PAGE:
Opt-out providers don’t accept Medicare FFS payment under any circumstances. These providers, constituting only 1% of practicing physicians, can set their own charges for services and require payment directly from the patient. (Many psychiatrists fall into this category: they make up 42% of all opt-out providers. This is particularly concerning in light of studies suggesting increased rates of anxiety and depression among adults as a result of the COVID-19 pandemic).

How Out-of-Network Doctors are Paid

So, if an MA beneficiary goes to see an out-of-network doctor, by whom does the doctor get paid and how much? At the most basic level, when a Medicare Advantage HMO member willingly seeks care from an out-of-network provider, the member assumes full liability for payment. That is, neither the HMO plan nor TM will pay for services when an MA member goes out-of-network.

The price that the provider can charge for these services, though, varies, and must be disclosed to the patient before any services are administered. If the provider is participating with Medicare (in the sense defined above), they charge the patient no more than the standard Medicare FFS rate for their services. Non-participating providers that do not take assignment on the claim are limited to charging the beneficiary 115% of the Medicare FFS amount, the “limiting charge.” (Some states further restrict this. In New York State, for instance, the maximum is 105% of Medicare FFS payment.) In these cases, the provider charges the patient directly, and they are responsible for the entire amount (See Figure 1.)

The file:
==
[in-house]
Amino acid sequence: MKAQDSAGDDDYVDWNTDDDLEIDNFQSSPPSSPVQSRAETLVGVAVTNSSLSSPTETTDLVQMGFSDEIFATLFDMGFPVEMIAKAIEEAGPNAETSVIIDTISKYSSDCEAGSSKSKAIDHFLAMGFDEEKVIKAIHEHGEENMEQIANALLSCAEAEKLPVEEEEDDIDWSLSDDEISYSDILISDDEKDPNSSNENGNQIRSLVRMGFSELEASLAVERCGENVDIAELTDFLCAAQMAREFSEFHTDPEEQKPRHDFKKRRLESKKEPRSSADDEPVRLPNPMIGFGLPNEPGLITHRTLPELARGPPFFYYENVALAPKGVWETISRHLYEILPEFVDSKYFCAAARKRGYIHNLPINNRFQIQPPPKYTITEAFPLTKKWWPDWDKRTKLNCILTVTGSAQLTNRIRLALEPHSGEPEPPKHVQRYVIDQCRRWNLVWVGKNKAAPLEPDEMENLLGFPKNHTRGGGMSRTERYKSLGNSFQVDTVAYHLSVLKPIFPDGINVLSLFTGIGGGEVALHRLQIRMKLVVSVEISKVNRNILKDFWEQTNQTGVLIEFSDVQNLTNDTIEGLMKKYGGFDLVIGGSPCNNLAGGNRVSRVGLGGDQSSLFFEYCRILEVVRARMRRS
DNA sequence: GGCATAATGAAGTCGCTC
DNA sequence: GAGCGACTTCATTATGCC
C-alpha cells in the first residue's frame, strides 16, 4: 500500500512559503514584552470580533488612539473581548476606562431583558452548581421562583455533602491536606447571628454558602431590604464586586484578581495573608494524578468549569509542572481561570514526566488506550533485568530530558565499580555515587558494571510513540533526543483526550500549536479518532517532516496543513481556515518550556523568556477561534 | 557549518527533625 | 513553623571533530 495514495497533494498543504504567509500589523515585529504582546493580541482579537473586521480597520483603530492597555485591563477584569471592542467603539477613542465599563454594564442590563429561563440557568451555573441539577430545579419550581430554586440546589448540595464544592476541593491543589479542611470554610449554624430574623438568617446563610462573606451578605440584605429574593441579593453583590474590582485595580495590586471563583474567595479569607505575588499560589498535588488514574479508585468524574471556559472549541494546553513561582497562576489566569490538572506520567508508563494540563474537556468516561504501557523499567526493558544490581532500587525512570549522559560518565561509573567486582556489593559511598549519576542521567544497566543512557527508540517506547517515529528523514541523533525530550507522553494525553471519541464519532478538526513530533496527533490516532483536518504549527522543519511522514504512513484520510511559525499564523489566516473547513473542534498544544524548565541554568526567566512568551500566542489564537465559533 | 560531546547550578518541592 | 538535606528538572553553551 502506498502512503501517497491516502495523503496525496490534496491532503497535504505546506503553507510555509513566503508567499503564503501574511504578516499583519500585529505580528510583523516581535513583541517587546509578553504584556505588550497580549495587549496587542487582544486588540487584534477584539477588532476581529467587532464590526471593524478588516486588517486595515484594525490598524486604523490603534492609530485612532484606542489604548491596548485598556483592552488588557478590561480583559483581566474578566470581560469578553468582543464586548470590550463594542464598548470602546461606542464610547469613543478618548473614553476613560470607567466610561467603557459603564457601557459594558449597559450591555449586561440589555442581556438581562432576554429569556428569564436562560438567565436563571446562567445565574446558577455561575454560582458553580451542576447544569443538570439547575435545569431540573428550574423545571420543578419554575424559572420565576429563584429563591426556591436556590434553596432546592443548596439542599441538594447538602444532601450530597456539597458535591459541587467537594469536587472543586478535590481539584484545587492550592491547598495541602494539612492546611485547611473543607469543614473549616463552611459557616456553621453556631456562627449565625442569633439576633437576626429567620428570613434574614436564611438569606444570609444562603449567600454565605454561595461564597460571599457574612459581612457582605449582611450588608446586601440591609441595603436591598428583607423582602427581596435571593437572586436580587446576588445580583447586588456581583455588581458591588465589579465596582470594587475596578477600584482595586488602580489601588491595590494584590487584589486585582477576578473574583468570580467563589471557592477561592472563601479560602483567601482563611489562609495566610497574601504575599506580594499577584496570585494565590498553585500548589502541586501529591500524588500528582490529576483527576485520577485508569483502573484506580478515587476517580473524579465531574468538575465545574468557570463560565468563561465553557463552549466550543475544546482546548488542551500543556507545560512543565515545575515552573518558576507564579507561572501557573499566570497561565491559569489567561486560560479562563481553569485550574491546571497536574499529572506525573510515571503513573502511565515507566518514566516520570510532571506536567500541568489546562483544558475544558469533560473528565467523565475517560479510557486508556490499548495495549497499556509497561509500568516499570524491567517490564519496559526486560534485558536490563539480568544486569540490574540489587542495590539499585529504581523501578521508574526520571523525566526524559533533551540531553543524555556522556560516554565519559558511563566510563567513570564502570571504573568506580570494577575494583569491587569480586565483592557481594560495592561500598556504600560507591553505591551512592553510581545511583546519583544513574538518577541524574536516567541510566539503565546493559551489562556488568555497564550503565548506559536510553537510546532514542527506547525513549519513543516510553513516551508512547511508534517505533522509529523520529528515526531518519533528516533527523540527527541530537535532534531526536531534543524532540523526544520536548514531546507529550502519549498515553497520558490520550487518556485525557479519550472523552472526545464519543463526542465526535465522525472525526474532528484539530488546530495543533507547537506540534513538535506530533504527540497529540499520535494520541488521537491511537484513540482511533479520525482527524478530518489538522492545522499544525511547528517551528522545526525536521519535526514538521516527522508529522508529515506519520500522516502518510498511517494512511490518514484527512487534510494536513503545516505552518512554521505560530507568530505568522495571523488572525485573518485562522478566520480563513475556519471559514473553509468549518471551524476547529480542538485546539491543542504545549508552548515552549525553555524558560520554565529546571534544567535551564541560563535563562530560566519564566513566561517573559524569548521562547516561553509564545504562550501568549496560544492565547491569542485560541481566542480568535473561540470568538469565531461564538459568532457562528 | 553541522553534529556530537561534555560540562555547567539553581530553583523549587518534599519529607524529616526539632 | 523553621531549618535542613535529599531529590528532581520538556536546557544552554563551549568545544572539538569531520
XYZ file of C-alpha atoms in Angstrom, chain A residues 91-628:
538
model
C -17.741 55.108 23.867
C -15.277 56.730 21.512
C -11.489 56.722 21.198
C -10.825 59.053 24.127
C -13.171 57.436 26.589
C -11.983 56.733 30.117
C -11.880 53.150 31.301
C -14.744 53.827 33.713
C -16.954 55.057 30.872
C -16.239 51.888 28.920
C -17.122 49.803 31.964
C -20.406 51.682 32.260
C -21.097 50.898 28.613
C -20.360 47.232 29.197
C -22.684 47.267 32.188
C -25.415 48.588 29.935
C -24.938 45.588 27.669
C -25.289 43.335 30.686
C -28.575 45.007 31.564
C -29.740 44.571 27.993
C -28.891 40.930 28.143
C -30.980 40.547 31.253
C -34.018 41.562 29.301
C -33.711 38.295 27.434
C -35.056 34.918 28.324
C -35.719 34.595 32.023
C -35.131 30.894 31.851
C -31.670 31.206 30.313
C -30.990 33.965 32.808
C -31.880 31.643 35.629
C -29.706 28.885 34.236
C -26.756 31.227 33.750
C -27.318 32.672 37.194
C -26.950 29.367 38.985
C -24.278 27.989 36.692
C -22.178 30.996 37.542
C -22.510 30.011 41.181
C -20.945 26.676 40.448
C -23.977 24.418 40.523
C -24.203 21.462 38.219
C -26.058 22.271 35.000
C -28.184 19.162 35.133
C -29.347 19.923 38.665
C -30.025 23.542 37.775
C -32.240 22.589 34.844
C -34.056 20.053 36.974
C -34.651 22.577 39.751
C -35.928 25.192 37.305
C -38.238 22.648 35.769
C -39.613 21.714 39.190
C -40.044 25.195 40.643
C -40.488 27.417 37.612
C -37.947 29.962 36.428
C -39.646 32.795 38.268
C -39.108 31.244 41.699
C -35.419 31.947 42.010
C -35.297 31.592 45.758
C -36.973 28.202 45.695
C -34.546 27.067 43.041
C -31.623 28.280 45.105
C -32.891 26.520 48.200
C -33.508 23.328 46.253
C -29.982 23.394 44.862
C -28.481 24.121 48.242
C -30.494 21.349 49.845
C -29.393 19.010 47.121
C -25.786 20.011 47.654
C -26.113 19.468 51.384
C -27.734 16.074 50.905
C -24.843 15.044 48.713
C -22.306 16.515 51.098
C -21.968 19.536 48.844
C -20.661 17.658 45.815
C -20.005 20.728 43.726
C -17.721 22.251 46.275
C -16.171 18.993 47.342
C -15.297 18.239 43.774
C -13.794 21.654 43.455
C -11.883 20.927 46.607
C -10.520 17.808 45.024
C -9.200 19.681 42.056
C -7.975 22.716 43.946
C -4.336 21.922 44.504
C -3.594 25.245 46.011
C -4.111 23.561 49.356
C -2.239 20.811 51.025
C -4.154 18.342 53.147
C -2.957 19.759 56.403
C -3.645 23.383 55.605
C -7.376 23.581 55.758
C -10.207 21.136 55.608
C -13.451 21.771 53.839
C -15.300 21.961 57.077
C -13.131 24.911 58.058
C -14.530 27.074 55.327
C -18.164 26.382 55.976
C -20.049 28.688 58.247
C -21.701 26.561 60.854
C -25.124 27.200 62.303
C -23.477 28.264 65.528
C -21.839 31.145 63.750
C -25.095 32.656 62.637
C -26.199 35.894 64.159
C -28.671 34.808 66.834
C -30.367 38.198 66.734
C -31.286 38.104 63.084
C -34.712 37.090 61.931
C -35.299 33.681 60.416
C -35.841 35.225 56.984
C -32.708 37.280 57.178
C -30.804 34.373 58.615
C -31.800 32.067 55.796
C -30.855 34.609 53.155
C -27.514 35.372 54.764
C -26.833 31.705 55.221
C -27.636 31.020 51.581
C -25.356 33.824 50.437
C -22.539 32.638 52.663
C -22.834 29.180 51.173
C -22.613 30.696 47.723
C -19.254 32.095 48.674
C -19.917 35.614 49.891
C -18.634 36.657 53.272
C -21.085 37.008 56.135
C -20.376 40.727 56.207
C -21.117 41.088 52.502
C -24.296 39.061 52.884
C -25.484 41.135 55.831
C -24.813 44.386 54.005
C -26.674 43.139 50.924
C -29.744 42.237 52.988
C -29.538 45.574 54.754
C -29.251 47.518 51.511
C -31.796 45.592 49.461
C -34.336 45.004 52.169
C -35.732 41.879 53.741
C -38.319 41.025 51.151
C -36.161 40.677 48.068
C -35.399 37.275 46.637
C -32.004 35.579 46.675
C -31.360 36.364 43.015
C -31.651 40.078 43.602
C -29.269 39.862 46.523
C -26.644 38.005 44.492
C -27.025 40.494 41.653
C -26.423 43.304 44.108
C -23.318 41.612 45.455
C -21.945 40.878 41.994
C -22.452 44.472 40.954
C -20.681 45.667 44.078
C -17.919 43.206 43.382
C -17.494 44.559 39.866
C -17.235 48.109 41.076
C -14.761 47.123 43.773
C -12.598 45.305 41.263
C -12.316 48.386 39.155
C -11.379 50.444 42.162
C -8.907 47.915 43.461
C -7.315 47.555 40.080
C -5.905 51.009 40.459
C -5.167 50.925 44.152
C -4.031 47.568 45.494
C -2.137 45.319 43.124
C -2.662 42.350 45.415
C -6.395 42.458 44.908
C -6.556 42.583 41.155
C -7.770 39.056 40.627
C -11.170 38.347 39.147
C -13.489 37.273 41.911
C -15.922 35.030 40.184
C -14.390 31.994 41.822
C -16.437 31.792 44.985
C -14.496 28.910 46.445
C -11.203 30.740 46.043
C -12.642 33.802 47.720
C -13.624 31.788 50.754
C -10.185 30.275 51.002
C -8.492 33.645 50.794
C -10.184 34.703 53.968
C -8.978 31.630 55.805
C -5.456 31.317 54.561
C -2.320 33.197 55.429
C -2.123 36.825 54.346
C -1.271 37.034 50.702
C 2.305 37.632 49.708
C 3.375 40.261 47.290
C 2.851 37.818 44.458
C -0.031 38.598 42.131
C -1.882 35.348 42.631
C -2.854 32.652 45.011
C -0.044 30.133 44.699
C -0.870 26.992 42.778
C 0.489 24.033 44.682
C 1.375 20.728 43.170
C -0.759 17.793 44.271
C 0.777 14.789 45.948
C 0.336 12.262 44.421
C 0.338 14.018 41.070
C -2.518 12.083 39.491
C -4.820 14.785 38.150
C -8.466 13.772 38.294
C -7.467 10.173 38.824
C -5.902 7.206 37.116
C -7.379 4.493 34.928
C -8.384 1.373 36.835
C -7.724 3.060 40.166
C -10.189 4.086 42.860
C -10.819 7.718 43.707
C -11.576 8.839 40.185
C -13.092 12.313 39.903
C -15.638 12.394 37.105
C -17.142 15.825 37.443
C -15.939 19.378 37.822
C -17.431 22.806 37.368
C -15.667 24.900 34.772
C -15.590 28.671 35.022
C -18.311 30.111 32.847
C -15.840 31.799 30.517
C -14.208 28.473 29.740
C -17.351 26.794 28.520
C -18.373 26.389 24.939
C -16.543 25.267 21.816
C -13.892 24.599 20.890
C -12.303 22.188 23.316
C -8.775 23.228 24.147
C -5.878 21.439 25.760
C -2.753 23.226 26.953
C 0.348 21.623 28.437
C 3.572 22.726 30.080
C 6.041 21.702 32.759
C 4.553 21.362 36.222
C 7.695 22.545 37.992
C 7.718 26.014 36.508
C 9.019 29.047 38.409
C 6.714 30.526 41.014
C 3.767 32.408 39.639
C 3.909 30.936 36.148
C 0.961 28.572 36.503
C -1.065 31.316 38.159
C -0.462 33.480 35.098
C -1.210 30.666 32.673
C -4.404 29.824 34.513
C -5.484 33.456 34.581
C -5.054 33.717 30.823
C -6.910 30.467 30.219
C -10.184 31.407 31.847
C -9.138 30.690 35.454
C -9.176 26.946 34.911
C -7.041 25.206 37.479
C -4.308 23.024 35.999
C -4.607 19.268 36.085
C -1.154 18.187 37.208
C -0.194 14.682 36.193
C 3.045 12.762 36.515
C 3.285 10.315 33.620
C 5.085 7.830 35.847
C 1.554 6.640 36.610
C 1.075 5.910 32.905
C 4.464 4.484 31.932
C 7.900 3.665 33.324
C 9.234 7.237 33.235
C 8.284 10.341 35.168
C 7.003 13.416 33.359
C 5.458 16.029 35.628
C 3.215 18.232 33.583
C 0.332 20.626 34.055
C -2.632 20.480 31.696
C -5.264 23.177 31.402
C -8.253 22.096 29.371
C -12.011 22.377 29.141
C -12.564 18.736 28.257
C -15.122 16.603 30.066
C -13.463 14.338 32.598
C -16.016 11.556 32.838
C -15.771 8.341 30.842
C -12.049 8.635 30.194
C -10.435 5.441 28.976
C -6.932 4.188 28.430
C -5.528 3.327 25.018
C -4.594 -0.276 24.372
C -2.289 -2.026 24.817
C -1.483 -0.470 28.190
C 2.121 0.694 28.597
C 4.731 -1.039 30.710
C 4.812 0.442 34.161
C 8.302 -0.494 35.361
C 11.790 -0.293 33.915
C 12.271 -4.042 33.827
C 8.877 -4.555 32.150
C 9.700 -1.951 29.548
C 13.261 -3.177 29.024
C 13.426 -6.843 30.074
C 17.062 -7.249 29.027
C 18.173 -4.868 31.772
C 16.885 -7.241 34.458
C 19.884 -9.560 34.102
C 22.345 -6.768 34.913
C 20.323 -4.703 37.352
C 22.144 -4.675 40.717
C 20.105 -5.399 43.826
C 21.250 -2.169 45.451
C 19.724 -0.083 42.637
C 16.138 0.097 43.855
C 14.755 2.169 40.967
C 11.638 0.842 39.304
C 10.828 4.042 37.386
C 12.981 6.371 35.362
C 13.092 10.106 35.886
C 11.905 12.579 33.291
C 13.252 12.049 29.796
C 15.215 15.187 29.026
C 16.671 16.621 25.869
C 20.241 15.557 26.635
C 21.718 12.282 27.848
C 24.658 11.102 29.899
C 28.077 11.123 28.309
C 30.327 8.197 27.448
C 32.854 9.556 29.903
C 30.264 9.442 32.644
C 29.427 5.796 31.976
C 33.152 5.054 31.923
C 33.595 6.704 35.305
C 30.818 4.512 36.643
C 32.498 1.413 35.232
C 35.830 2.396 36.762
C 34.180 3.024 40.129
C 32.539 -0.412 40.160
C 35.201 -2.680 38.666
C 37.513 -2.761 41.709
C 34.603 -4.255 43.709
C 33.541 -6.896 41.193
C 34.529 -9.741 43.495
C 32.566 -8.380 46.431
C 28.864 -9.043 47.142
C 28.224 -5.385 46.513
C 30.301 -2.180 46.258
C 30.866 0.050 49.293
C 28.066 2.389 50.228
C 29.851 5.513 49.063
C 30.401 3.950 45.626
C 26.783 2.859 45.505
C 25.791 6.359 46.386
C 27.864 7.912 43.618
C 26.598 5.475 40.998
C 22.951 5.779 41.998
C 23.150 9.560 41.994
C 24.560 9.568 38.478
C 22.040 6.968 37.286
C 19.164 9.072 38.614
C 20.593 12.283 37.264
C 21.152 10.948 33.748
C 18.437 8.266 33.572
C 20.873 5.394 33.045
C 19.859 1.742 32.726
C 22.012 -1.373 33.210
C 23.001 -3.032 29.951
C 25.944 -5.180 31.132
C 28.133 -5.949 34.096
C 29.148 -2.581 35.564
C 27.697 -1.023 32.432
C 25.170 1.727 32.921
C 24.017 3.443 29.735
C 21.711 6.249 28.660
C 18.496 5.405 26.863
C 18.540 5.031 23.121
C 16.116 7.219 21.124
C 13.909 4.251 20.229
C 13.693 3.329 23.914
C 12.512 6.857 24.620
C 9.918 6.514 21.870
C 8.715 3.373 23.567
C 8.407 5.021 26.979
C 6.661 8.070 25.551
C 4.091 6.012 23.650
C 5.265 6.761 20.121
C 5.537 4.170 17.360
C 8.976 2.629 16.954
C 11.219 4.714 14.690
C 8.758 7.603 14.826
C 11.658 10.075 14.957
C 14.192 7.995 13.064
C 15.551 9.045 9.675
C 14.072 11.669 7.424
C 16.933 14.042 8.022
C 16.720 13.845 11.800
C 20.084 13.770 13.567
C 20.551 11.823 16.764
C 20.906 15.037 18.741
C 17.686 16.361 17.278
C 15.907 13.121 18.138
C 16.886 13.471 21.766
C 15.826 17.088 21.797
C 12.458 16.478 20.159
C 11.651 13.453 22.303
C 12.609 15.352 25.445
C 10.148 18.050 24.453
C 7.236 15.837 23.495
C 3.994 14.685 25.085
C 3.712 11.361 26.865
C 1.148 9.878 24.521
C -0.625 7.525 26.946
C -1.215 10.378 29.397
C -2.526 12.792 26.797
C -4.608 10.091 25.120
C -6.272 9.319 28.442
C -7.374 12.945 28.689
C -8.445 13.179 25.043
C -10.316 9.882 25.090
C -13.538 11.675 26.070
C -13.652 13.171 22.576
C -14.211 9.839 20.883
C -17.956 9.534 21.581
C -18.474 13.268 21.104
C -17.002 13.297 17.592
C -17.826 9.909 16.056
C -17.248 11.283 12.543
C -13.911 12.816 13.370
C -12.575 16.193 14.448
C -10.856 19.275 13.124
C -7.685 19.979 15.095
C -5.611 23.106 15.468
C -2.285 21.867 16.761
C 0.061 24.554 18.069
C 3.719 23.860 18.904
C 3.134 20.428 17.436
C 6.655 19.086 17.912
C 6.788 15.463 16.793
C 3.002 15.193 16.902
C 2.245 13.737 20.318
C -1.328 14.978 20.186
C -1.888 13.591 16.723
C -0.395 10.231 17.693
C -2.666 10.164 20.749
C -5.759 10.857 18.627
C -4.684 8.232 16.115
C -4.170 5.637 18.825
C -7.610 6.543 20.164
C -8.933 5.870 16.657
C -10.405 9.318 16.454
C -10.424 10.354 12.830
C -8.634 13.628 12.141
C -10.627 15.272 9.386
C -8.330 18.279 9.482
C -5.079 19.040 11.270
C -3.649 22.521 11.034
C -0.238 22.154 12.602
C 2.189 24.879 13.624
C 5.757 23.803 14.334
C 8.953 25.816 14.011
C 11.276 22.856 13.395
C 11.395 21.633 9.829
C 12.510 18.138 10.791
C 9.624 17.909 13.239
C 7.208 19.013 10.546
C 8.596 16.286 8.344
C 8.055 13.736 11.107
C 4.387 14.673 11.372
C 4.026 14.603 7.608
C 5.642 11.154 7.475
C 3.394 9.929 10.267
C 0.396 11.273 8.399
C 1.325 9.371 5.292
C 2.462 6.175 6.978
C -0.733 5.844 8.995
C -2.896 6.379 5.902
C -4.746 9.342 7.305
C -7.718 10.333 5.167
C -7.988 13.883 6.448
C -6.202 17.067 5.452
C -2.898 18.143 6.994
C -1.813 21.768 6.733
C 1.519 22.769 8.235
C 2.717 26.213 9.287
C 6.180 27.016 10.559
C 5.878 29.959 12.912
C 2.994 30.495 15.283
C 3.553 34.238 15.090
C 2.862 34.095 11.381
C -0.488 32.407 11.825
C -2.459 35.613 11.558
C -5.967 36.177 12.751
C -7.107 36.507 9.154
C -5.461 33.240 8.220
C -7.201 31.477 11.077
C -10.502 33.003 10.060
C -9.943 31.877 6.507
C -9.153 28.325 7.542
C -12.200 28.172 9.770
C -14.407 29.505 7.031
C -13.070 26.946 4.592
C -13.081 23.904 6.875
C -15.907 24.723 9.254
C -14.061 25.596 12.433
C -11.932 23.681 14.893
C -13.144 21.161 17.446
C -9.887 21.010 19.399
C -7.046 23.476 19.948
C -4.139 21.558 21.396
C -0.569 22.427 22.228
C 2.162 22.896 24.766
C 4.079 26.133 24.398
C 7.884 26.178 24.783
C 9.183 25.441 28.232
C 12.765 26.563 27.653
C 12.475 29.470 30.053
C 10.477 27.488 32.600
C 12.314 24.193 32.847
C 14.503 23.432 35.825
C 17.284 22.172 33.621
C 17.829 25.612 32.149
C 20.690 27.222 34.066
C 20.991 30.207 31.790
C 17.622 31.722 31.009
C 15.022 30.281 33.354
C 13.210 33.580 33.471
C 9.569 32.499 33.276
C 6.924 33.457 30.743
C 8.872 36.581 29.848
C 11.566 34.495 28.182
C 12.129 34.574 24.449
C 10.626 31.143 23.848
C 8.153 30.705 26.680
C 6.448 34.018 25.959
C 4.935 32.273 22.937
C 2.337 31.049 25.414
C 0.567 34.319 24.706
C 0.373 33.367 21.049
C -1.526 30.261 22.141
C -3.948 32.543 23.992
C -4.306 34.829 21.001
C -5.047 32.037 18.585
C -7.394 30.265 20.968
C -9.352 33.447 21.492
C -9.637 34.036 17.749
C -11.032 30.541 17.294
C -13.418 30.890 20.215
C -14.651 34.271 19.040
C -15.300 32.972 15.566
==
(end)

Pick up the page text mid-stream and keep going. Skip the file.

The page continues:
Alternatively, if the provider has opted-out of Medicare, there are no limits to what they can charge for their services. The provider and patient enter into a private contract; the patient agrees to pay the full amount, out of pocket, for all services.

Figure 1: MA HMO Out-of-Network Payments

MA PPO plans operate slightly differently. By nature of the PPO plan, there are built-in benefits covering visits to out-of-network physicians (usually at the expense of higher annual deductibles and co-insurance compared to HMO plans). Like with HMO enrollees, an out-of-network Medicare-participating physician will charge the PPO enrollee no more than the standard FFS rate for their services. The PPO plan will then reimburse the enrollee 100% of this rate, less coinsurance. (See Figure 2.)

In contrast, a non-participating physician that does not take assignment is limited to charging a PPO enrollee 115% of the Medicare FFS amount, which can be further limited by state regulations. In this case, the PPO enrollee is also reimbursed by their plan up to 100% (less coinsurance) of the FFS amount for their visit. Again, opt-out physicians are exempt from these regulations and must enter private contracts with patients.

Figure 2: MA PPO Out-of-Network Payments

Some Caveats

There are two major caveats to these payment schemes (with many more nuanced and less-frequent exceptions detailed here). First, if a beneficiary seeks urgent or emergent care (as defined by Medicare) and the provider happens to be out-of-network for the MA plan (regardless of HMO/PPO status), the plan must cover the services at their established in-network emergency services rates.

The second caveat is in regard to the declared public health emergency due to COVID-19 (set to expire in April 2021, but likely to be extended). MA plans are currently required to cover all out-of-network services from providers that contract with Medicare (i.e., all but opt-out providers) and charge beneficiaries no more than the plan-established in-network rates for these services. This is being mandated by CMS to compensate for practice closures and other difficulties of finding in-network care as a result of the pandemic.

Conclusion

Outside of the pandemic and emergency situations, knowing how much you’ll need to pay for out-of-network services as a MA enrollee depends on a multitude of factors. Though the vast majority of American physicians contract with Medicare, the intersection of insurer-engineered physician networks and the complex MA payment system could lead to significant unexpected costs to the patient.